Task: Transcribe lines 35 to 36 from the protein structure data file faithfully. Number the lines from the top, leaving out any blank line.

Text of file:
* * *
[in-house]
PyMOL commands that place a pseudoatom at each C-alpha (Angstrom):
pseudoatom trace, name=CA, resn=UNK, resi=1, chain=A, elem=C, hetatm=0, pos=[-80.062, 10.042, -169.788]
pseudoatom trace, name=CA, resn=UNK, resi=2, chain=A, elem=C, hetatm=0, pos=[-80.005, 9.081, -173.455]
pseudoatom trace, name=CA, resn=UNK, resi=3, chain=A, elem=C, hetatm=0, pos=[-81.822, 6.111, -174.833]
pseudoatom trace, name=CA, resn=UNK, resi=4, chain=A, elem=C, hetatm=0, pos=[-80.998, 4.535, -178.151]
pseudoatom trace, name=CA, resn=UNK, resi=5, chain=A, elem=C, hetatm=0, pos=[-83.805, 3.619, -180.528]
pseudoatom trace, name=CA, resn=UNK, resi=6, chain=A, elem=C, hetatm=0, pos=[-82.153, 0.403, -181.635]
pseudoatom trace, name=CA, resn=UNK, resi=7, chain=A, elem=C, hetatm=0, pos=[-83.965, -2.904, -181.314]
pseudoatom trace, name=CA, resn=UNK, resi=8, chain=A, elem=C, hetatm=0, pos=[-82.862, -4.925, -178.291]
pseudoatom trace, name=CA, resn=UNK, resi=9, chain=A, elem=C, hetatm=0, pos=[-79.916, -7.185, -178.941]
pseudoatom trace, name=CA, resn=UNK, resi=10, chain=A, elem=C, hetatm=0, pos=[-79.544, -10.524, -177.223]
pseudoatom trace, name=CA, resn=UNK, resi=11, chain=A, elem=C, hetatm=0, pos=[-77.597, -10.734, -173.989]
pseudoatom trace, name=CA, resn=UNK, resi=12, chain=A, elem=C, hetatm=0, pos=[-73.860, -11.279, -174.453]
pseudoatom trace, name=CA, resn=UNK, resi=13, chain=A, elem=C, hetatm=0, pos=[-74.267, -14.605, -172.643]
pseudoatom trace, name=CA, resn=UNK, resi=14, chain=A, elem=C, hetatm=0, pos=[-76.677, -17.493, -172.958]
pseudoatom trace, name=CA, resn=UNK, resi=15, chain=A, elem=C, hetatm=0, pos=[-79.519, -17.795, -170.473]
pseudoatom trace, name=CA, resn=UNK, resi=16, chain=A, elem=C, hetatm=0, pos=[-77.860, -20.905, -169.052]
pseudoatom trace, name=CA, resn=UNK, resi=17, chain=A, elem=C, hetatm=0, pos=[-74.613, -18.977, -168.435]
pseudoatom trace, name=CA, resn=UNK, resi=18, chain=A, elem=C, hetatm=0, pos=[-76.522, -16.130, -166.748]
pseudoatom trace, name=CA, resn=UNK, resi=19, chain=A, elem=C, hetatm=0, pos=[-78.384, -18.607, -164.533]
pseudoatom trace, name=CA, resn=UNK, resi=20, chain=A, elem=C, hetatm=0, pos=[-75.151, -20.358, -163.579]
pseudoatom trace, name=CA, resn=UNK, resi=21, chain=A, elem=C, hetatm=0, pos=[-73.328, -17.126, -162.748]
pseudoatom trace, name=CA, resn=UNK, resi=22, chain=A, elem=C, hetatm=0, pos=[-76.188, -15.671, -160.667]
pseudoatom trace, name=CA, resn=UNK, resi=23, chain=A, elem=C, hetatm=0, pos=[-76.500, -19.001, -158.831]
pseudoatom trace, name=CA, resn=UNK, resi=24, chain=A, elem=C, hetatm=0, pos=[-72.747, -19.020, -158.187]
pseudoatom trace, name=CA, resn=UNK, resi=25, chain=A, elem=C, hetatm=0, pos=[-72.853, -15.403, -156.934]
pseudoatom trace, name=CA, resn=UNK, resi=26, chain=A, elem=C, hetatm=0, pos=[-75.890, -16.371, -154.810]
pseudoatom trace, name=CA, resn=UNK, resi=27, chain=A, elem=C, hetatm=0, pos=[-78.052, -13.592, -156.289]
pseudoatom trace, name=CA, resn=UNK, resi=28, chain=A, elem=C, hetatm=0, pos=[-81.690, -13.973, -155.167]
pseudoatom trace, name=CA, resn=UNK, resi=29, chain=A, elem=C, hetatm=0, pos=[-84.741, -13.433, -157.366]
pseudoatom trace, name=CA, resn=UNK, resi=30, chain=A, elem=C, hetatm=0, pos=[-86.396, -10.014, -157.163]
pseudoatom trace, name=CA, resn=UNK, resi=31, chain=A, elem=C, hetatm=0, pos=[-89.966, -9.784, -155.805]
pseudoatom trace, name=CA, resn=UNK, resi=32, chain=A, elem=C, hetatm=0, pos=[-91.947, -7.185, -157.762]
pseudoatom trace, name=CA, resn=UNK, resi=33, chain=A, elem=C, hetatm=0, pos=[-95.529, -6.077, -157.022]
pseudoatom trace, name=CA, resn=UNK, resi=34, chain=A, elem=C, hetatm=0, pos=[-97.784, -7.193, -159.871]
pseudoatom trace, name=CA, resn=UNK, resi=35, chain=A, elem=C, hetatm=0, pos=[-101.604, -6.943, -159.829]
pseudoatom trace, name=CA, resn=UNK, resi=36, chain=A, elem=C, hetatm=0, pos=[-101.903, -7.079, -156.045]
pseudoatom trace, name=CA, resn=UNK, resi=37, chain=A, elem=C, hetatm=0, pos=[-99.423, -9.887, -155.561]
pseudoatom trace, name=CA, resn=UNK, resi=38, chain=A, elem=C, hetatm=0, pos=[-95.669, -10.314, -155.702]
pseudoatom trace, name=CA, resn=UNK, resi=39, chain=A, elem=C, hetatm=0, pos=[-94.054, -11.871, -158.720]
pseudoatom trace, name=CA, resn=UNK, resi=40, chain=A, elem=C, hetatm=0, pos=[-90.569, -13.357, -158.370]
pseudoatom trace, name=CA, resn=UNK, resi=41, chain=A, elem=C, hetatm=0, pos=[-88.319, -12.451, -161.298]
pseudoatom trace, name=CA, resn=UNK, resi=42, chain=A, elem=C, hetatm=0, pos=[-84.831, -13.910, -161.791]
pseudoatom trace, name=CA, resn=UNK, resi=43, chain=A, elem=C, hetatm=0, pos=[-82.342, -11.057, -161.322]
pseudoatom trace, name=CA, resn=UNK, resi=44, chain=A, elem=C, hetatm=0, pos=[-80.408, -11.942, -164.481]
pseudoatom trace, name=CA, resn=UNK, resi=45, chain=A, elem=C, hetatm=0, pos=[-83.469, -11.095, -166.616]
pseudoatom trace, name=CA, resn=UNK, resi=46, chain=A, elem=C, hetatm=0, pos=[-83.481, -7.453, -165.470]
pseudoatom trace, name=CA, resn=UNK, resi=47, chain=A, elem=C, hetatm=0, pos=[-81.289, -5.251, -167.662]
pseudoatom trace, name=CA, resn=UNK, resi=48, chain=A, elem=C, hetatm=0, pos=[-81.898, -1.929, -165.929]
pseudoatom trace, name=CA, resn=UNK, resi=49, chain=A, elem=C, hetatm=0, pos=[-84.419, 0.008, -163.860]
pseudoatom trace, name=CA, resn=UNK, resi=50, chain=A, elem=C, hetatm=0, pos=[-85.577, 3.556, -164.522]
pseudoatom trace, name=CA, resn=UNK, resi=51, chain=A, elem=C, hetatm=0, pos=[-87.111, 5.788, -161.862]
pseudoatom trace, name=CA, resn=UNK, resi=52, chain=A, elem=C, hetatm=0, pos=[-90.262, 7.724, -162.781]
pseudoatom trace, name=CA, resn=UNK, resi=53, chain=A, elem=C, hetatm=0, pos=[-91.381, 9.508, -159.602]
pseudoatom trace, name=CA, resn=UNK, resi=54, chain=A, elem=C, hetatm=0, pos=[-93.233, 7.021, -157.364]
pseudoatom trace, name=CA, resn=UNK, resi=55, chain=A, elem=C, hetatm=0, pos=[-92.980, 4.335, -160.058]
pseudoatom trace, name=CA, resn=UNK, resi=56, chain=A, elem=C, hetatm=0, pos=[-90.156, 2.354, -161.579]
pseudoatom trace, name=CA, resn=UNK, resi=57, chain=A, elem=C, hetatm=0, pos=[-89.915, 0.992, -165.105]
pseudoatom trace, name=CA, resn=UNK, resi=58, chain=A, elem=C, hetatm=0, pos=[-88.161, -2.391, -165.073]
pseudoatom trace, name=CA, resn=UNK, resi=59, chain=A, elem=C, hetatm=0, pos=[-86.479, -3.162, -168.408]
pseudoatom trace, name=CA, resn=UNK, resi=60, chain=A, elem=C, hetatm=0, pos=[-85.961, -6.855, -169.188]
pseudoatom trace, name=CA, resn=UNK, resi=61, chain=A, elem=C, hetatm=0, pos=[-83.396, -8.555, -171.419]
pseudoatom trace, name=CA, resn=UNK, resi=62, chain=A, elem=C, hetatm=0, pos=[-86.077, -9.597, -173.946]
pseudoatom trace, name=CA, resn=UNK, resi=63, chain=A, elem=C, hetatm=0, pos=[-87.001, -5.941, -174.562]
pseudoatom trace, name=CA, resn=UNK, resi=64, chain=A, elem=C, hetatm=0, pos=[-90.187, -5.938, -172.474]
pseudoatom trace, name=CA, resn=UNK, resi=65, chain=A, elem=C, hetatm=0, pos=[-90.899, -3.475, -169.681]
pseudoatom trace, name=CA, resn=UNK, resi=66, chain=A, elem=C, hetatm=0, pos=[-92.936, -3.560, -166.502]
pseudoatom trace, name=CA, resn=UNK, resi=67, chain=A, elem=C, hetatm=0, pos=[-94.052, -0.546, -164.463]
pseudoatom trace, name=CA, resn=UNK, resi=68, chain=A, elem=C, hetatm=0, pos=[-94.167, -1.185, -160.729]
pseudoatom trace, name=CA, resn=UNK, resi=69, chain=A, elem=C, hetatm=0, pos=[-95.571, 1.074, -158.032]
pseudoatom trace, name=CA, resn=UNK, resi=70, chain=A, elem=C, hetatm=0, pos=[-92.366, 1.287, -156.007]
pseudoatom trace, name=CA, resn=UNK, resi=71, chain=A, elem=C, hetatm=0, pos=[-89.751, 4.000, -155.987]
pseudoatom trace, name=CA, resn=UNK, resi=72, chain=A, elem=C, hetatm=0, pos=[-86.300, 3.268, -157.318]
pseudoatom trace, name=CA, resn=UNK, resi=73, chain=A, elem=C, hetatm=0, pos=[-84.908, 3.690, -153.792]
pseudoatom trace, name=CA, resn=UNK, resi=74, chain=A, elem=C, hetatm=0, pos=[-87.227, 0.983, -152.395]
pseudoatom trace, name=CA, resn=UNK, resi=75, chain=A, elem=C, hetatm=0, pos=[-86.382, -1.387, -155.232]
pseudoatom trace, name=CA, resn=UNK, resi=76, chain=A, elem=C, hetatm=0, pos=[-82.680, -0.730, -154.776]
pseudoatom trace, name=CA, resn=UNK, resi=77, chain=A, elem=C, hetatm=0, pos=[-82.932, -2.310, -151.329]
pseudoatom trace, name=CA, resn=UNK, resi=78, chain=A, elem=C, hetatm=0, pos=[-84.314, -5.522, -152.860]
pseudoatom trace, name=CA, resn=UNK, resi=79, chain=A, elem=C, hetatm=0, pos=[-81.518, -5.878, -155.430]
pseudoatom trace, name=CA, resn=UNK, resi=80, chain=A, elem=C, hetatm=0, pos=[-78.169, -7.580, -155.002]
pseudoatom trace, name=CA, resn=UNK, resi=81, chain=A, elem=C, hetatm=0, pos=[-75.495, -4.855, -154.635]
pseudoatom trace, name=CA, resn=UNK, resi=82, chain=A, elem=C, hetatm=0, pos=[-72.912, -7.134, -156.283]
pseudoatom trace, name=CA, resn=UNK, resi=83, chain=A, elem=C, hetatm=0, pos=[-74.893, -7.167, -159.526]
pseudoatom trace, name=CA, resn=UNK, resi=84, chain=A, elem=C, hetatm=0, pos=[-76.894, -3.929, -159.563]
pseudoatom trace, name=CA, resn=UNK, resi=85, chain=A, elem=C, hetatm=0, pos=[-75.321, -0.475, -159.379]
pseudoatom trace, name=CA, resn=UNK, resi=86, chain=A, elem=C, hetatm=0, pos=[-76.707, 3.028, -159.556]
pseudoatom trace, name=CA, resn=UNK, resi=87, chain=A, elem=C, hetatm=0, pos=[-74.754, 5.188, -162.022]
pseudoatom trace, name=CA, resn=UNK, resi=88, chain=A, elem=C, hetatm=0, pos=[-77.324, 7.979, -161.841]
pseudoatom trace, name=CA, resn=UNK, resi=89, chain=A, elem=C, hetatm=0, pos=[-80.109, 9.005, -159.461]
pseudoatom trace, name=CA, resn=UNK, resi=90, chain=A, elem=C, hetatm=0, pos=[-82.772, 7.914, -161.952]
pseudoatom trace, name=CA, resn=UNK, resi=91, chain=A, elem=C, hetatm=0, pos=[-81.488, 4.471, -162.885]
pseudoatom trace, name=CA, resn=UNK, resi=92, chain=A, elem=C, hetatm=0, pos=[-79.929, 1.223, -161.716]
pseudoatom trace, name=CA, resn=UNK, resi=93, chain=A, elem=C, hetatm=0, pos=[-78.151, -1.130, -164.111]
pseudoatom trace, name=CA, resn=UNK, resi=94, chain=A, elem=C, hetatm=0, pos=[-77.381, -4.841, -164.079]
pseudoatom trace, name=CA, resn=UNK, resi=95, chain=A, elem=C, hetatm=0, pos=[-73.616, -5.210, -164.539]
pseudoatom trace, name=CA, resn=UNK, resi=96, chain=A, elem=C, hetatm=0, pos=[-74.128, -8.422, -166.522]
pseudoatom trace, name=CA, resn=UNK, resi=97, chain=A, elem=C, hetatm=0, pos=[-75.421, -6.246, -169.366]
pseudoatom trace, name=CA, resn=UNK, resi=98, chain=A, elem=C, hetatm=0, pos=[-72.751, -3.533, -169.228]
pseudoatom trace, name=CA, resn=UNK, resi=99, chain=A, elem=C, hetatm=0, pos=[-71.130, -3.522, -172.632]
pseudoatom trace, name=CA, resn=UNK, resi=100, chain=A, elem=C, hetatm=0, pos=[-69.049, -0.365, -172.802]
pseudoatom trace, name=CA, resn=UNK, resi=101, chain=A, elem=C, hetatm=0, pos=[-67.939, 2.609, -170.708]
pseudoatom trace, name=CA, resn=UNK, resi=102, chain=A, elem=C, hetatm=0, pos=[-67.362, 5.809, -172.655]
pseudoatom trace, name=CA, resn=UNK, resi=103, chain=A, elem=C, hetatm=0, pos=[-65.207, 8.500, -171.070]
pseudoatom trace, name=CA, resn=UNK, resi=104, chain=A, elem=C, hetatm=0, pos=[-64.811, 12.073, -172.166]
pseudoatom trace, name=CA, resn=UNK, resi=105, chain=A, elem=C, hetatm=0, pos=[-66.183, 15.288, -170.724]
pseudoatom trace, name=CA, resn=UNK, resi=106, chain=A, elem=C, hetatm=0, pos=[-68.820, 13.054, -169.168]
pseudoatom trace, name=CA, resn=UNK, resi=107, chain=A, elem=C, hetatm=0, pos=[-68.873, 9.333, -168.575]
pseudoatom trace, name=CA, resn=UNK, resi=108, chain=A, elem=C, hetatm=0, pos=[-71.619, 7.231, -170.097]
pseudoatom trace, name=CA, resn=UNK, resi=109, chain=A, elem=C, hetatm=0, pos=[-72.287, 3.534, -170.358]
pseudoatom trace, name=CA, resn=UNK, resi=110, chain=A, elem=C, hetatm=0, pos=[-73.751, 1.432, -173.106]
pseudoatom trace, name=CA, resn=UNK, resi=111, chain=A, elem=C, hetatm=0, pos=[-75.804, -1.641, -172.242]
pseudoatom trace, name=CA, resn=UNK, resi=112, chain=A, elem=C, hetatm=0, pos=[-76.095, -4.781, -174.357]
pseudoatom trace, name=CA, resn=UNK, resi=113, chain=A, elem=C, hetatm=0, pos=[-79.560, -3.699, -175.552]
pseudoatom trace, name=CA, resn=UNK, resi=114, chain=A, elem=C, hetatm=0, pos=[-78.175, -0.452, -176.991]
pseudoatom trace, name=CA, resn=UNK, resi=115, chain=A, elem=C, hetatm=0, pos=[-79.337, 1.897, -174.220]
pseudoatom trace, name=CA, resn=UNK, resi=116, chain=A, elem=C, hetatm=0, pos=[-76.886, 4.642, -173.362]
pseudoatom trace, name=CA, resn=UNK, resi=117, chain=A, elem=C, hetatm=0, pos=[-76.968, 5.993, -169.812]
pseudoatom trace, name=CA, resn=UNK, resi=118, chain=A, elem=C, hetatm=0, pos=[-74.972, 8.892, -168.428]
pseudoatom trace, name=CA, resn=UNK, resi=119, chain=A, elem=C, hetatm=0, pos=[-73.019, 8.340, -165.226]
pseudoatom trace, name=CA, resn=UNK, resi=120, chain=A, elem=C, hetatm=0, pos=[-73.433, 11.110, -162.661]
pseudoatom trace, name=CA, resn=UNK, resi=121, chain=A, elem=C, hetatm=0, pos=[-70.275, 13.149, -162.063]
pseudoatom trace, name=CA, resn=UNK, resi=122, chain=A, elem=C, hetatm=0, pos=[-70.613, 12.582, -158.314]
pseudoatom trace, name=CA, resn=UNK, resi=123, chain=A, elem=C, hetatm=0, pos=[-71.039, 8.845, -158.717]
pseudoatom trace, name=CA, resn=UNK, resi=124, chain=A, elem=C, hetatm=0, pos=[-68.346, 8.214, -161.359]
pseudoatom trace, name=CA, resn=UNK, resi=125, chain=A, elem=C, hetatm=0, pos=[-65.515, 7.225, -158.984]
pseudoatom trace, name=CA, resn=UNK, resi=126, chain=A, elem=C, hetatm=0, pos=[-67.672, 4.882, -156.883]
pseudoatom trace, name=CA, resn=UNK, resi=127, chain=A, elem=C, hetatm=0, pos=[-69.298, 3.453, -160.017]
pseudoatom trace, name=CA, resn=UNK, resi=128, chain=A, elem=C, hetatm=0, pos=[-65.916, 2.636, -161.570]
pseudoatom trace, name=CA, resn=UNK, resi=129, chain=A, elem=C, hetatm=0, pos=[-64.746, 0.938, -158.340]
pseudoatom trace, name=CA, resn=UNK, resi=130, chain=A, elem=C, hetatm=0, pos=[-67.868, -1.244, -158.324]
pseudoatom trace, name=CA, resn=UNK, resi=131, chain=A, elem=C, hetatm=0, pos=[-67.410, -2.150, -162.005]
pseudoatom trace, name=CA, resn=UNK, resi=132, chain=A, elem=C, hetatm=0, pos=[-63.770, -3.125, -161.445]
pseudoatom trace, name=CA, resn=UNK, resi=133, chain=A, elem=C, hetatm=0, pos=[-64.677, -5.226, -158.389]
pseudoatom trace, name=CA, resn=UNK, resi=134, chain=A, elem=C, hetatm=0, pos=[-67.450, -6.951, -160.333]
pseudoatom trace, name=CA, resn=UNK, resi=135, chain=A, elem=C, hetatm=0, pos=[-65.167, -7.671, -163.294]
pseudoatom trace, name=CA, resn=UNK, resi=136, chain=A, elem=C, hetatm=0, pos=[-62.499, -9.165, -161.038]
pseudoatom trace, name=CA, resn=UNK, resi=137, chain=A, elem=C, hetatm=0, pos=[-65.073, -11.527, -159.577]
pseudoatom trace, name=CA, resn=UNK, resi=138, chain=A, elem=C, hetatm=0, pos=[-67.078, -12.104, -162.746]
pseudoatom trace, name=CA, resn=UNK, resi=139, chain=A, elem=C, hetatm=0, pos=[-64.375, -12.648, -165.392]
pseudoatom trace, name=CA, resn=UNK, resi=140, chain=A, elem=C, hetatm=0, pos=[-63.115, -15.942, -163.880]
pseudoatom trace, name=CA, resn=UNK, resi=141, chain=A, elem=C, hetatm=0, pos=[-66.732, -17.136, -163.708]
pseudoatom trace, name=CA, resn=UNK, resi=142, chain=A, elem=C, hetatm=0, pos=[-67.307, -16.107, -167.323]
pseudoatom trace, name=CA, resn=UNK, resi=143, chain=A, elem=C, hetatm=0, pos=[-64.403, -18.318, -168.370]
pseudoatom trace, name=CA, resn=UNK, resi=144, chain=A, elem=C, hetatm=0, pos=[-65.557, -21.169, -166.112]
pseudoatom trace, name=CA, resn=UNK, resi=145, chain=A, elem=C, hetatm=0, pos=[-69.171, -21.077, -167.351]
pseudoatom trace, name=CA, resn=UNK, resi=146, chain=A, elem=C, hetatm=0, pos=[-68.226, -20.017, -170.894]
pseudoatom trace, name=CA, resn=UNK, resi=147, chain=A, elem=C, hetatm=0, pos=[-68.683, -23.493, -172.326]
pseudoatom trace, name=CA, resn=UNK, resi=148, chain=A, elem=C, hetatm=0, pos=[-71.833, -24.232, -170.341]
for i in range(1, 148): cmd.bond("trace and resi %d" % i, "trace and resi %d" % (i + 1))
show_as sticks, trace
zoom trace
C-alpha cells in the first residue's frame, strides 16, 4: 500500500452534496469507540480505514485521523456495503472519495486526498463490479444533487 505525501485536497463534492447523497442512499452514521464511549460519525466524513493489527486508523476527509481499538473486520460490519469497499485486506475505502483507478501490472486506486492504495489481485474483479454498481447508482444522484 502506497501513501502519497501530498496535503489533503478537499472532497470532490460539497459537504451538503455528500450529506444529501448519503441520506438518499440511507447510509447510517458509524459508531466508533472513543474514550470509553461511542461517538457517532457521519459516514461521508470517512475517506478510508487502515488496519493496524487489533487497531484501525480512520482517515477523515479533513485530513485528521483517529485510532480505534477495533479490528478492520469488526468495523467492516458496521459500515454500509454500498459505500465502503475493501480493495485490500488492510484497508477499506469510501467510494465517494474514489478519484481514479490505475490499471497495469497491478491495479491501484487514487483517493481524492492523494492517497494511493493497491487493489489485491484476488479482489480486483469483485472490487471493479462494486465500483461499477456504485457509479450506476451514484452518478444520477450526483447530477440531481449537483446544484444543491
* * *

pseudoatom trace, name=CA, resn=UNK, resi=33, chain=A, elem=C, hetatm=0, pos=[-95.529, -6.077, -157.022]
pseudoatom trace, name=CA, resn=UNK, resi=34, chain=A, elem=C, hetatm=0, pos=[-97.784, -7.193, -159.871]